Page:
Terrible Swift Sword (The Centennial History Of The Civil War #2), by Bruce Catton
It is remarkable to note that Bruce Catton wrote several parallel histories of the American Civil War. Growing up as a kid I was most familiar with his one volume illustrated histories, of which there was a smaller volume and a larger one, full of gorgeous artwork and maps. Having never been familiar with the full range of his work, though, it is intriguing to note that he wrote a centennial three-volume set of the Civil War that is full of text (of which this volume is the middle part, I am reading them out of order), as well as a four-volume set on the Army of the Potomac, and a two-volume set on Grant’s career in the Civil War. In addition to these he has other volumes that deal with individual battles, for example. Even if the various accounts are broadly unified by Catton’s immensely expressive prose and humane interest in the well-being of others, including slaves and freed blacks, it is striking to see just how often Catton returned to the Civil War through different faces of the same prism. And that is something worth reading if you have a passionate interest in the Civil War, as I do.
This particular book is a massive one at nearly 500 pages of unadorned text, divided into seven chapters and numerous smaller sections that show the war in the Eastern and Western (and only very rarely the Trans-Mississippi) fronts. The book begins in the period immediately after Bull Run where the North regrouped around Washington DC and built its green recruits into an army and sought to press the War in the west (1). After that there is a discussion of the logistical work that was required to build a war effort and the initial lack of success the Union faced in 1861 (2). The third chapter looks at the military paradox and the way that the Confederacy’s move into Kentucky pushed that state over to the Union and prepared the way for the Union’s moves in both the east and west (3). The fourth chapter discusses the aftermath of Grant and Thomas’ successful attacks in Shiloh and New Orleans (4). After that Catton discusses the turning point of the war in Lee’s taking over the Army of Northern Virginia and McClellan’s inability to end the war soon enough to avoid it moving into revolutionary directions (5). Then Catton talks about the more unlimited means of war, from trading with the enemy on the one hand to preparing to strike against slavery on the other (6). The book then closes with a discussion of the attacks of Bragg and Lee that ended in stalemate and retreat at Perryville and Antietam (7).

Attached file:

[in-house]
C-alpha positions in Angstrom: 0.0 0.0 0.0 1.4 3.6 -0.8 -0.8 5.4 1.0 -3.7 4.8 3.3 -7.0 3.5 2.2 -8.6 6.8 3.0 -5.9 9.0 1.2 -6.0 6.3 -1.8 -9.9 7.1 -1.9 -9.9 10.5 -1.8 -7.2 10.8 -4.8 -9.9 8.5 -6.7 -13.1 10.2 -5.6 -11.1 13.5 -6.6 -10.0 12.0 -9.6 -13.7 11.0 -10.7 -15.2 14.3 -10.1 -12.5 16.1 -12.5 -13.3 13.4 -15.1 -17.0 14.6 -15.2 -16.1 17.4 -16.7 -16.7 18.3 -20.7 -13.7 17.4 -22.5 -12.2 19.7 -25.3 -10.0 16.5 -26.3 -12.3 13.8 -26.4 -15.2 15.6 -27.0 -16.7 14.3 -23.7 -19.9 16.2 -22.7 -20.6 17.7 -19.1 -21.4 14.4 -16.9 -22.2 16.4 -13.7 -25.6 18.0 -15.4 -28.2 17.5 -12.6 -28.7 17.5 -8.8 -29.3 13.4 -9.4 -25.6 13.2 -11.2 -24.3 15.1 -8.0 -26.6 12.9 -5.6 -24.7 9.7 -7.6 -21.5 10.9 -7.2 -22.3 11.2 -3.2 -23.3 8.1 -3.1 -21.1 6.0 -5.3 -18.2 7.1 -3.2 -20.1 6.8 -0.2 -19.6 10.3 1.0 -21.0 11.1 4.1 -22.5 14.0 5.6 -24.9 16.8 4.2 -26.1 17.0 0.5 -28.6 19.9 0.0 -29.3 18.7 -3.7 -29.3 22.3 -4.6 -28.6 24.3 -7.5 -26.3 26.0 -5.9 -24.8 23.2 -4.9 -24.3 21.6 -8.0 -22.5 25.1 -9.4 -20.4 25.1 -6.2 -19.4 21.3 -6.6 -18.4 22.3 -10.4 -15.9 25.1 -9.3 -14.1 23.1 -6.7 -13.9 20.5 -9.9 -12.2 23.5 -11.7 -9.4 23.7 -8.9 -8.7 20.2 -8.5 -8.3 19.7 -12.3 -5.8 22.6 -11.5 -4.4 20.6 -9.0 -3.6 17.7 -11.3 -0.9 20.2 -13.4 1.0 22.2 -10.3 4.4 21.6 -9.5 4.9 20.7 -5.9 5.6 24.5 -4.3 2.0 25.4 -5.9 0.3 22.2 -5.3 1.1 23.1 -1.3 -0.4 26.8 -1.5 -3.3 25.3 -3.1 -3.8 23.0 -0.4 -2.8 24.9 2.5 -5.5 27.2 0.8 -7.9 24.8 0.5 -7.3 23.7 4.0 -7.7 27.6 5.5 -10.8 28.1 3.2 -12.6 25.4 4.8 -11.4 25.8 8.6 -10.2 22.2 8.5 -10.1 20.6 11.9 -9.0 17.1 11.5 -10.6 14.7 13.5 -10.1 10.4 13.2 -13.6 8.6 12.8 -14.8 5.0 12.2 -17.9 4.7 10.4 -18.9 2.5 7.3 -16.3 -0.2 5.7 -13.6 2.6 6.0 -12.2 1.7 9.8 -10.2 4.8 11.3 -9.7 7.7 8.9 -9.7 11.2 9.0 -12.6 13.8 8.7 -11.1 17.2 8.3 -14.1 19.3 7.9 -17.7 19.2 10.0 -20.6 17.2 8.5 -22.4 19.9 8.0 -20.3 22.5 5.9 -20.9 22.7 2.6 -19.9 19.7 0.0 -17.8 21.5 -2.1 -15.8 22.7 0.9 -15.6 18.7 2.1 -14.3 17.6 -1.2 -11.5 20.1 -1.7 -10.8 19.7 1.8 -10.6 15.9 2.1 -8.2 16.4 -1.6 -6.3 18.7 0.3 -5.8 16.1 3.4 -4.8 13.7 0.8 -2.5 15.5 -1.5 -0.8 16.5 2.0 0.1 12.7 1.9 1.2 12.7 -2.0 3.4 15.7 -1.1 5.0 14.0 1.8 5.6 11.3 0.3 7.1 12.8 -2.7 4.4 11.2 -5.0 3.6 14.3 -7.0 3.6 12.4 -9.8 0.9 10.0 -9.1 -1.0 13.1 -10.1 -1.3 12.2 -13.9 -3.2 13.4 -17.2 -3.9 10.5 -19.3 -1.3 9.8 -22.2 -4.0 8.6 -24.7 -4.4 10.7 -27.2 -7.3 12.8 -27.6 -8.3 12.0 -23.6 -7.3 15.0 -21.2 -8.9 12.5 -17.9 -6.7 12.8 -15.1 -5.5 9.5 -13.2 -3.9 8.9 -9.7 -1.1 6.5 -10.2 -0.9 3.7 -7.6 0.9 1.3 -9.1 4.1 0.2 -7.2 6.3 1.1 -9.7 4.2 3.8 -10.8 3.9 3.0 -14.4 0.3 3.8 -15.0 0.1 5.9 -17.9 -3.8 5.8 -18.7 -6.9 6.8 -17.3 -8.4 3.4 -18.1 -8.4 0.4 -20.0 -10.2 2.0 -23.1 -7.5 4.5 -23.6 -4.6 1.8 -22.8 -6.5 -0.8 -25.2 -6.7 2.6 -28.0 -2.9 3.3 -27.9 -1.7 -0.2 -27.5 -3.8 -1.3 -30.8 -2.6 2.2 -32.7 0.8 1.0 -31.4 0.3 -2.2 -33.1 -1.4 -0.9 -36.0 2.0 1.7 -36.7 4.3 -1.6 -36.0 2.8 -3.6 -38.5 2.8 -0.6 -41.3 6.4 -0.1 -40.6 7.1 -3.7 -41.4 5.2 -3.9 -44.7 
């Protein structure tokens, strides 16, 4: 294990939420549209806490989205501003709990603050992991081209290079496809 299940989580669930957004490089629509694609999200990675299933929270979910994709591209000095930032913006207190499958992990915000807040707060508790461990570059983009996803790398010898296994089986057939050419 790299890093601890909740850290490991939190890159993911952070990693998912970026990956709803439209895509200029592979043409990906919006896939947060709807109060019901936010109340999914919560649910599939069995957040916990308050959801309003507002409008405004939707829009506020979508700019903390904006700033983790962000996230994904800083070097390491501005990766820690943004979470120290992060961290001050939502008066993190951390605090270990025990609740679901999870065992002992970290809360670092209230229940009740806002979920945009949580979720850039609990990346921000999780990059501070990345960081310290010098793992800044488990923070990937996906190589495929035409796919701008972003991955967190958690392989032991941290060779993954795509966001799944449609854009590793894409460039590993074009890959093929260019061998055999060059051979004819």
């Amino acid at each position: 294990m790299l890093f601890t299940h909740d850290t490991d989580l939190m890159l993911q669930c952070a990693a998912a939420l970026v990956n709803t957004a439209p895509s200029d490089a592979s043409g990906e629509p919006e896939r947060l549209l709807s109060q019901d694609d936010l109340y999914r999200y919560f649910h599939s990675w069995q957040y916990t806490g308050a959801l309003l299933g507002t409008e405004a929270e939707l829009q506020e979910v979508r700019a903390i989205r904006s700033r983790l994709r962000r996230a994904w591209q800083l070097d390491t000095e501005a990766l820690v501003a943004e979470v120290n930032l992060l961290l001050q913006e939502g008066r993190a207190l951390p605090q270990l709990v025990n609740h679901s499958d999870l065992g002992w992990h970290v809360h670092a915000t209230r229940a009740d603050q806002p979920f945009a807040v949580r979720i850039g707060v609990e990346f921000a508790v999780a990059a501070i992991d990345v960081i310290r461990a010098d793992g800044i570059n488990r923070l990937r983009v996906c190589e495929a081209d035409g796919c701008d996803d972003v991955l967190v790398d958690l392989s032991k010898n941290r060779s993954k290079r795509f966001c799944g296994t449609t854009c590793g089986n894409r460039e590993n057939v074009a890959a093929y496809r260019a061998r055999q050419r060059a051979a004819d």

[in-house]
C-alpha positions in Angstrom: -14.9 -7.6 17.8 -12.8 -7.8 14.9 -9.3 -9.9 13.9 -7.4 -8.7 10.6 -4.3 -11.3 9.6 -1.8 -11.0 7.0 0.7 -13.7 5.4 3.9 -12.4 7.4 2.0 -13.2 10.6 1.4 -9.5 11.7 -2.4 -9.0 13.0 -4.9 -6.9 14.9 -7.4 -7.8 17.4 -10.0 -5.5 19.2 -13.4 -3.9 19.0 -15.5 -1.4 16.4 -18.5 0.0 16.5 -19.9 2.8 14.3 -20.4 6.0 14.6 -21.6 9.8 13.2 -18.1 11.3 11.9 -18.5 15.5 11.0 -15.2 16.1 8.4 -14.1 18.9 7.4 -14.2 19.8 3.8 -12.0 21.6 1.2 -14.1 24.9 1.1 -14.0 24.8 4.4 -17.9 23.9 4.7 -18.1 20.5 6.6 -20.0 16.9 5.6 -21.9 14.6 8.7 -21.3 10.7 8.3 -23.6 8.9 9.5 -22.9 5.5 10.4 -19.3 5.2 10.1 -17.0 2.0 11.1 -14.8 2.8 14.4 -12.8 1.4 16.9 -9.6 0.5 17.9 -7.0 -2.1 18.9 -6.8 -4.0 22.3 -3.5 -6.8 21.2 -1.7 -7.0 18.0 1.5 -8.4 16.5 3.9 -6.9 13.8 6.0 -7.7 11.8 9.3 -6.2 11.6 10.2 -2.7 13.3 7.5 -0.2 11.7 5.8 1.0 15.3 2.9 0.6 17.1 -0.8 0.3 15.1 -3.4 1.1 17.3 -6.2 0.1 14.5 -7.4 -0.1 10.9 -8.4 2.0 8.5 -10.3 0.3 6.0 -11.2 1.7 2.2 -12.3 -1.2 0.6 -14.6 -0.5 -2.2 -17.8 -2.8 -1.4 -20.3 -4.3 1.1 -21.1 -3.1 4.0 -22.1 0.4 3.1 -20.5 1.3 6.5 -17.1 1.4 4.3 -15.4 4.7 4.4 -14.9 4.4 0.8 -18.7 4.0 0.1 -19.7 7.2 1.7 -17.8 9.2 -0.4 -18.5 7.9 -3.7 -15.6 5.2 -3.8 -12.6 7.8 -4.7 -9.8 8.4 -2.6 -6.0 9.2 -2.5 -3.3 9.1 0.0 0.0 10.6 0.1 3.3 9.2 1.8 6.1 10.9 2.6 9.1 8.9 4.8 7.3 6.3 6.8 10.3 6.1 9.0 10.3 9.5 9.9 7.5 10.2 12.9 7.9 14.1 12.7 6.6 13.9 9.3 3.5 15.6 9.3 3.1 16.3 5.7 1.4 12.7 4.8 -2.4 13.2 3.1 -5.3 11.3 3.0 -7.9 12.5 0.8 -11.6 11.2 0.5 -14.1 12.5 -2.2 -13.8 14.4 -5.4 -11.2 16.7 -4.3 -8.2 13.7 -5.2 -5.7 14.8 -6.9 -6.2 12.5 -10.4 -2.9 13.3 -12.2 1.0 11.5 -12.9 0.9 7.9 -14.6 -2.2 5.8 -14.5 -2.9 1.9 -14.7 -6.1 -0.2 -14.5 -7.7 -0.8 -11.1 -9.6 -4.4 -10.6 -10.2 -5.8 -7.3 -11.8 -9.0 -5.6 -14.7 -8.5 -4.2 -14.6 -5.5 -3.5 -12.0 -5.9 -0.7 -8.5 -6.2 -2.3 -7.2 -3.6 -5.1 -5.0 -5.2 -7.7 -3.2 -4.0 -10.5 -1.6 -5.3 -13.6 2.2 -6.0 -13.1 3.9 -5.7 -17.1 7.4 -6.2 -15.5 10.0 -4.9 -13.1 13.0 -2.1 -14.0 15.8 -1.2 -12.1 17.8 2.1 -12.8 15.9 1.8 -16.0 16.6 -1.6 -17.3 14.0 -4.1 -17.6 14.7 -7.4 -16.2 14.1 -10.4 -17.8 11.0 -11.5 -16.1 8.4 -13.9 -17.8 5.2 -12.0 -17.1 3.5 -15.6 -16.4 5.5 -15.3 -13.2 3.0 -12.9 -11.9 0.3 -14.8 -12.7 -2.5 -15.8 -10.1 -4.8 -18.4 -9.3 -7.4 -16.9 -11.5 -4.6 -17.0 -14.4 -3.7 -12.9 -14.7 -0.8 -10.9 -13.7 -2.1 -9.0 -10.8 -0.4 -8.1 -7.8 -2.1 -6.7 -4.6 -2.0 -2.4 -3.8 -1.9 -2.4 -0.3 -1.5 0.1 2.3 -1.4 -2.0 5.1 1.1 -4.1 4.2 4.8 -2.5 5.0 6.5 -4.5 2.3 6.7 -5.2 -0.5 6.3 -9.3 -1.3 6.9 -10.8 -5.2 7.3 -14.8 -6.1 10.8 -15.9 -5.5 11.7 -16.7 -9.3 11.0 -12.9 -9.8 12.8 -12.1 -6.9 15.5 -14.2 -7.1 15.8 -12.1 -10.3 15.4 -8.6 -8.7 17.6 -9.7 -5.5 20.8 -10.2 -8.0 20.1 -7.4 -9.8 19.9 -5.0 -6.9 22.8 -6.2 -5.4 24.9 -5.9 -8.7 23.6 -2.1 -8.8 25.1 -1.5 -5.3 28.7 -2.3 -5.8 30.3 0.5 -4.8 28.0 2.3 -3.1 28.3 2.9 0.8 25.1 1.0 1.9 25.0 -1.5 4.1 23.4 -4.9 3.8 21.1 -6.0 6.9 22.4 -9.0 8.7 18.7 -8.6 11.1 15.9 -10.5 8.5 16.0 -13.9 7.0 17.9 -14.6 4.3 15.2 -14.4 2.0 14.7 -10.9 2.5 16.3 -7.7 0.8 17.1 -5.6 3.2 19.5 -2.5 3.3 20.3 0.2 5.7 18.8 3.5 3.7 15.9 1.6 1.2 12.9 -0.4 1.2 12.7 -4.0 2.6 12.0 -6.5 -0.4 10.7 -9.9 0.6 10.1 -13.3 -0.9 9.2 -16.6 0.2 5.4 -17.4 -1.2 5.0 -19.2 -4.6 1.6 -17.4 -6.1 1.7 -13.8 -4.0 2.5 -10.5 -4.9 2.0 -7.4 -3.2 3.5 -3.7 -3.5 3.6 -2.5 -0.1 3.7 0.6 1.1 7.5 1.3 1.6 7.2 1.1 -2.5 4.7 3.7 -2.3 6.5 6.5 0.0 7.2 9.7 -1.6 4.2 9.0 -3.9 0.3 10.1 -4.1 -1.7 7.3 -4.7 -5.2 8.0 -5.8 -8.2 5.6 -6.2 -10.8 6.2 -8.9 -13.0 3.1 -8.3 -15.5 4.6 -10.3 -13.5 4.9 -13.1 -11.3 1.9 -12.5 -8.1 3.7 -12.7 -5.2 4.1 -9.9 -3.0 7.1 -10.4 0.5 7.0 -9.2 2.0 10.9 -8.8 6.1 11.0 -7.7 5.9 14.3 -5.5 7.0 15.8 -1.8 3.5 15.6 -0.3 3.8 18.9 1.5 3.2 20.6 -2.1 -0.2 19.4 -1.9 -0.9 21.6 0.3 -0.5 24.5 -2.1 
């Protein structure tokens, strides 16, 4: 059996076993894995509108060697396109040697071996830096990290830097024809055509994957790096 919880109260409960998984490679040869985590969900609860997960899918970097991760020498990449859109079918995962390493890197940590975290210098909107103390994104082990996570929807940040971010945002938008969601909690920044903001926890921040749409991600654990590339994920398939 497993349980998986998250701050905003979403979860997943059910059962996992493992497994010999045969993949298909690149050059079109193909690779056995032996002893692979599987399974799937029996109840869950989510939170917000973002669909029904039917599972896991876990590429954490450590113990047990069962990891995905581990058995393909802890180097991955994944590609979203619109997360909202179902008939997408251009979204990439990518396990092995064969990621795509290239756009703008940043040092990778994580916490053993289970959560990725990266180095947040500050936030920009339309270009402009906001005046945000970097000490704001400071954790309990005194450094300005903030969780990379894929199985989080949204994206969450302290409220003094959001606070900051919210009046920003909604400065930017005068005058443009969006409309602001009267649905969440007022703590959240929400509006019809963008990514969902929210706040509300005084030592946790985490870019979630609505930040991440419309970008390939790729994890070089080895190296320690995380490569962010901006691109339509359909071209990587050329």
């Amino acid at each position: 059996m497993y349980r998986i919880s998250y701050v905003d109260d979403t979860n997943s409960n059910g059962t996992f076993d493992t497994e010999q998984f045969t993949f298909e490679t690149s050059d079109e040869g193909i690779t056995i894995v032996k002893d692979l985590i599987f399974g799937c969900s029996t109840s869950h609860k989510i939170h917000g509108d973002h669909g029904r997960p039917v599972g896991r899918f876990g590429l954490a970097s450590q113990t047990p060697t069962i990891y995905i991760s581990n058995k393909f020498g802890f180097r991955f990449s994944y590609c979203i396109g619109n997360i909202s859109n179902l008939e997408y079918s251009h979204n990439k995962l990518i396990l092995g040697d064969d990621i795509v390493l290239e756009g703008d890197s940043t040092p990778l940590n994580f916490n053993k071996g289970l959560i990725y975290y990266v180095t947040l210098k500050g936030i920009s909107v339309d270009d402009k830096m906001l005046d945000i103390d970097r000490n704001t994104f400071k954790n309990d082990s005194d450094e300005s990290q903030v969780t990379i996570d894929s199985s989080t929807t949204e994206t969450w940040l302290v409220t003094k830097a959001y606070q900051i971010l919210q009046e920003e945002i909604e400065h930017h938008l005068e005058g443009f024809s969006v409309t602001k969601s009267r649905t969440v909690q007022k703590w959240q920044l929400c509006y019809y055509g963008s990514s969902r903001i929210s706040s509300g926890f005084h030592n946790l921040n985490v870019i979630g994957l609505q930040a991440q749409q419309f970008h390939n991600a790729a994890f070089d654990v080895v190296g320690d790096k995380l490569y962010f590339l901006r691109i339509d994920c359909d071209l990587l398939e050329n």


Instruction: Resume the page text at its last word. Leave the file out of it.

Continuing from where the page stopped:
As a narrative historian, Catton does a great job here in pointing out the way that politics and military affairs so often intersected in the Civil War, showing how generals on both sides in all theaters of the war struggled with logistical and political realities while trying to win decisive victories. Catton is well-equipped to note the paradox that the South’s successful beginnings forced such a determined effort on the part of the North to win victory that the victory could not help but be immensely crushing to the political power and culture of the South. A less lengthy and ferocious war would have had less decisive results, especially as ended up the case with regards to slavery. And this book, by moving to the period just after Antietam with the publishing of the preliminary Emancipation Proclamation, points to the time when the Civil War moved into a much darker phase, which had been impossible to prevent because too much blood had been shed to settle for anything less than a more complete and more fundamental victory. This book is written with a high degree of melancholy but also with a great deal of skill.